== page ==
Review Detail

Young Adult Fiction 2771
Powerful Story with Social Agenda
(Updated: May 01, 2016)
Overall rating
 
3.7
Plot
 
3.0
Characters
 
4.0
Writing Style
 
4.0
How It Feels to Fly, sophomore novel by Kathryn Holmes, unabashedly deals with serious issues such as body image, anxiety, self-harm, and general mental health. The novel can be uncomfortable at times as Holmes does not shy away from the ugly reality her characters, all elite athletes and performers, face each and every day. The story is told by Samantha, an aspiring ballerina, who may have the talent of a professional, but not the standard body type. This catch-22 is exactly what has Sam counting each bite of food, fearful of showing her body to others, and on the brink of a devastating panic attack at any moment.

The book is narrated with what is happening in real time and what is happening in Samantha’s head. Her toxic thoughts certainly are not the most palatable, which makes the read challenging; it is heart breaking to imagine people being so hard on themselves. Simultaneously, it also made me confront my own negative self-talk and to see how damaging it really is. Through relatable characters, people who could be us or those we know, it is a stark reminder to always be kind as we truly are unaware of the battles others are fighting.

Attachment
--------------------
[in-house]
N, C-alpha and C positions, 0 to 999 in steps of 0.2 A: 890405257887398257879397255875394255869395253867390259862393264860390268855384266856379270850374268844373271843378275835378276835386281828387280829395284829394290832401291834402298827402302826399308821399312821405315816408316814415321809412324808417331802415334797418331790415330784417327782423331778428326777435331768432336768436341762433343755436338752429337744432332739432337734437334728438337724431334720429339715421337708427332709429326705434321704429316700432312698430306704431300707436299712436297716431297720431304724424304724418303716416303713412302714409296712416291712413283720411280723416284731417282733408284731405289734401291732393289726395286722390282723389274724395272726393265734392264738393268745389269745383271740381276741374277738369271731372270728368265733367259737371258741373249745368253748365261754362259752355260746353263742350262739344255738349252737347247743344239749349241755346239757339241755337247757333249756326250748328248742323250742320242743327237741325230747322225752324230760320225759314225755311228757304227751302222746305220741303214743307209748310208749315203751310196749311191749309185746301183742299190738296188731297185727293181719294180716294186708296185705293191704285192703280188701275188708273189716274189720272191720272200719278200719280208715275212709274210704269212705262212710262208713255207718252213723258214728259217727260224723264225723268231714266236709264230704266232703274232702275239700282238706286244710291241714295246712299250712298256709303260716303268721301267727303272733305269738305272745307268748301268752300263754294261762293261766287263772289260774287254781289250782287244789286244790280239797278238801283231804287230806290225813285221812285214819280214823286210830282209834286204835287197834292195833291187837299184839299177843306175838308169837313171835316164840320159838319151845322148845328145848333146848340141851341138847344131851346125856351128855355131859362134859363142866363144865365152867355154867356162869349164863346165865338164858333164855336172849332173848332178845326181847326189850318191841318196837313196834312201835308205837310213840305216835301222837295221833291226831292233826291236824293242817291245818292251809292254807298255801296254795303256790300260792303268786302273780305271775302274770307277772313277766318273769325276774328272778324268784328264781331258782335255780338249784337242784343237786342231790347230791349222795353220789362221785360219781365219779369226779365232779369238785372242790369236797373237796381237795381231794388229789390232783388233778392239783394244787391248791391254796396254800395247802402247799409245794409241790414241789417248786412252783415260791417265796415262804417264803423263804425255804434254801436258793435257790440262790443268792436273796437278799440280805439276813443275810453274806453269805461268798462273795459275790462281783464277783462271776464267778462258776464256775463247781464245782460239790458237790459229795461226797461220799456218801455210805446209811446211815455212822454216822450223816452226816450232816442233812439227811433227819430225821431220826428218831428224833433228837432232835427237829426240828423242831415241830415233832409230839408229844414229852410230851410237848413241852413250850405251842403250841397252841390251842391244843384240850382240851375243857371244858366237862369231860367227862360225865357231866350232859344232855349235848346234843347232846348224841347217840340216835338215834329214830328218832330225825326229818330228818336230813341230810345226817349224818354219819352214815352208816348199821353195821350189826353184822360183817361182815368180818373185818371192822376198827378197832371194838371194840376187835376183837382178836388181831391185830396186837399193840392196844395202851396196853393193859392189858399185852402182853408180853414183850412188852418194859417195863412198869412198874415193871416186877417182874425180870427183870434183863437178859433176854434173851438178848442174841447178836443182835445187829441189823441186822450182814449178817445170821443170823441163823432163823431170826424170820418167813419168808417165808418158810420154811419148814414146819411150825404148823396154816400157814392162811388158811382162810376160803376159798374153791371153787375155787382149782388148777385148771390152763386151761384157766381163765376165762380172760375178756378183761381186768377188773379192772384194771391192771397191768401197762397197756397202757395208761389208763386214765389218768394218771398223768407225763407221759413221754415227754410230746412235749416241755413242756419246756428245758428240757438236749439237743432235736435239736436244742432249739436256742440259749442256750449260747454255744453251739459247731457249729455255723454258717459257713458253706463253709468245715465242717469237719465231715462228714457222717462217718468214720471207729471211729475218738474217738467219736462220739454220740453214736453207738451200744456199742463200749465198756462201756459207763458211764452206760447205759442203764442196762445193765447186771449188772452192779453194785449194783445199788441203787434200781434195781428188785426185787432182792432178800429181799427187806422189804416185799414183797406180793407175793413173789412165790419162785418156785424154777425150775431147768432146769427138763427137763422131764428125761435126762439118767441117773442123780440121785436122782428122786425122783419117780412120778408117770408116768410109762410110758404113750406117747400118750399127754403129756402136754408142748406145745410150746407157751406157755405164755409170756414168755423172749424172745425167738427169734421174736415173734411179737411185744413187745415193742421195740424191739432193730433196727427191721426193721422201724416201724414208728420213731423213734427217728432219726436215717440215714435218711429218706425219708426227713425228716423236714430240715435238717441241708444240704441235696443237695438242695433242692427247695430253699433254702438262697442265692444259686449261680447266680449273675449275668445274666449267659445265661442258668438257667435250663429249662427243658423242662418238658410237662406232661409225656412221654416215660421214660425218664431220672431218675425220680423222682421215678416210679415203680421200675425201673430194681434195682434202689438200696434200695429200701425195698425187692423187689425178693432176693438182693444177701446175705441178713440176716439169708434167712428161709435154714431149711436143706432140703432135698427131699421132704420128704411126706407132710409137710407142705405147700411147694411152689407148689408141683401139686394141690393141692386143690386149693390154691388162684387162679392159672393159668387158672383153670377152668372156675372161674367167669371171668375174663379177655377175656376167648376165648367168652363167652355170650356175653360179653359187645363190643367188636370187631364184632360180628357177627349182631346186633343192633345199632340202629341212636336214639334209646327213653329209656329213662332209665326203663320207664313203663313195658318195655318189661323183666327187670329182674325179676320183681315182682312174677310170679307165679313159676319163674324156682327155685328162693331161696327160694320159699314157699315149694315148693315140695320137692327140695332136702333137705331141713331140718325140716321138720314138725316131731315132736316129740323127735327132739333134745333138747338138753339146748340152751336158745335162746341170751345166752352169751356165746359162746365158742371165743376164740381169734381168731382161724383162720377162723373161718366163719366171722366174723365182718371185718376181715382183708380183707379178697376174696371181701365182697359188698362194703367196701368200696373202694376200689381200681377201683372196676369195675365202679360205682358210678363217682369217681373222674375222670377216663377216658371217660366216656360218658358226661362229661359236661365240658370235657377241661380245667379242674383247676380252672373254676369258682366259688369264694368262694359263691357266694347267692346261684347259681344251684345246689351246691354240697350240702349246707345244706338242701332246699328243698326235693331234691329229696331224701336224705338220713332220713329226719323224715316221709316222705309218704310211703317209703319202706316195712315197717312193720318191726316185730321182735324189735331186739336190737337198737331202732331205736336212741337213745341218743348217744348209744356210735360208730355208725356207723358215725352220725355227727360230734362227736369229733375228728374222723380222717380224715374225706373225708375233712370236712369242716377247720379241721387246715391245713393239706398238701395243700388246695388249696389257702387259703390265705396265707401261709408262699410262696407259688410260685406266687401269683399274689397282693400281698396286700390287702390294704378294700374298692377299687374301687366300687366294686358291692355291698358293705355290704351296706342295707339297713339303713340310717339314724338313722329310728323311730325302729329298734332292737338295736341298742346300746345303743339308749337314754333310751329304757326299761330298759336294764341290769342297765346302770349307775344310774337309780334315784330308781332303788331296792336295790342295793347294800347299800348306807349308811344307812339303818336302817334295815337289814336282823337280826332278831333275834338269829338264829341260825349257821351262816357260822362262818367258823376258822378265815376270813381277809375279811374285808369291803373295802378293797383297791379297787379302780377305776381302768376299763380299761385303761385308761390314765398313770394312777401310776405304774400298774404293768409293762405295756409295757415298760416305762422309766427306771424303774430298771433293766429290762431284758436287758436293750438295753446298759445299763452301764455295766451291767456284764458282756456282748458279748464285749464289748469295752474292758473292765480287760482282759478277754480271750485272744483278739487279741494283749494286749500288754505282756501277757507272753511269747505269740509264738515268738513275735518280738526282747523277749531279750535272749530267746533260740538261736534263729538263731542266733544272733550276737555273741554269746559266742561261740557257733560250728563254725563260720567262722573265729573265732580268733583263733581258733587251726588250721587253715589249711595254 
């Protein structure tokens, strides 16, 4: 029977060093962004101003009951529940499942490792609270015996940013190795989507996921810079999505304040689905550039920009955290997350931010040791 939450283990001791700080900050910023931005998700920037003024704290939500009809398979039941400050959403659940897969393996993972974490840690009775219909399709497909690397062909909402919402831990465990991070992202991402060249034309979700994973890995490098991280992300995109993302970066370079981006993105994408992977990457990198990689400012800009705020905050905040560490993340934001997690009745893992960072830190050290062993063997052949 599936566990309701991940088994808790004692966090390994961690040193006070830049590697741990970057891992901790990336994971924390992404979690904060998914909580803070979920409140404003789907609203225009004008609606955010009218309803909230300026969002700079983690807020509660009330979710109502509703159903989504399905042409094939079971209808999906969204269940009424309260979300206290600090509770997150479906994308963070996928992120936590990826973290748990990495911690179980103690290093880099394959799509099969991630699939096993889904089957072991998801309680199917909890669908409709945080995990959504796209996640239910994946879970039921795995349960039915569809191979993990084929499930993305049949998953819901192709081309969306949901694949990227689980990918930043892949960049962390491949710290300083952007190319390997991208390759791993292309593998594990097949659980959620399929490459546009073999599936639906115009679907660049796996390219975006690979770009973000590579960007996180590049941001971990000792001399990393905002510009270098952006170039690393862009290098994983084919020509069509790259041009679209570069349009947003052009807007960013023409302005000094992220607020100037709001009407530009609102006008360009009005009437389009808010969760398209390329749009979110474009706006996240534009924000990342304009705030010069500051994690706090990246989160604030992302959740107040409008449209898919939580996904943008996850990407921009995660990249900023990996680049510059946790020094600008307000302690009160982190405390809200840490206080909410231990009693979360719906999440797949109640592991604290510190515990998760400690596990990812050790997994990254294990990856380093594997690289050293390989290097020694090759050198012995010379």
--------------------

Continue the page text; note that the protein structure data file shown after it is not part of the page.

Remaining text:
While the author is not necessarily saying anything new about mental health, the success of this story lies in the character development. Sam certainly is not perfect and because of her disorder, her views of the world and the motivations of those around her are skewed. However, she is fiercely motivated and skilled. While she may fit into the standard stereotype surrounding the dance world, Samantha and the others at Perform at Your Peak, the camp she has been forced to attend, certainly prove that anyone can have anxiety, regardless of race, ethnicity, class, gender, or religion.

Consequently, this is an incredibly important book that can be beneficial for all who read it. However, the story, because of the subject matter, takes time to digest and as a result, it took me longer than usual to finish. Because How It Feels to Fly is quite subtle, it may not appeal to those who enjoy action and intrigue. The story is slow moving in certain parts, particularly during the more clinical pieces when Dr. Lancaster is guiding the campers through activities she feels will help them. The tasks the campers are given can seem relatively mundane and their responses to them are expected. As a result, it takes reading the novel in its entirety, allowing all the little moments to add up, to get a full grasp on how powerful this story really is.

Overall, Holmes took on a very arduous task in writing about a topic that is not very enjoyable or entertaining. However, she accomplishes what she set out to do by serving up the agonizing truth, without sugarcoating it, but instead, painting it with delicate and detailed strokes.
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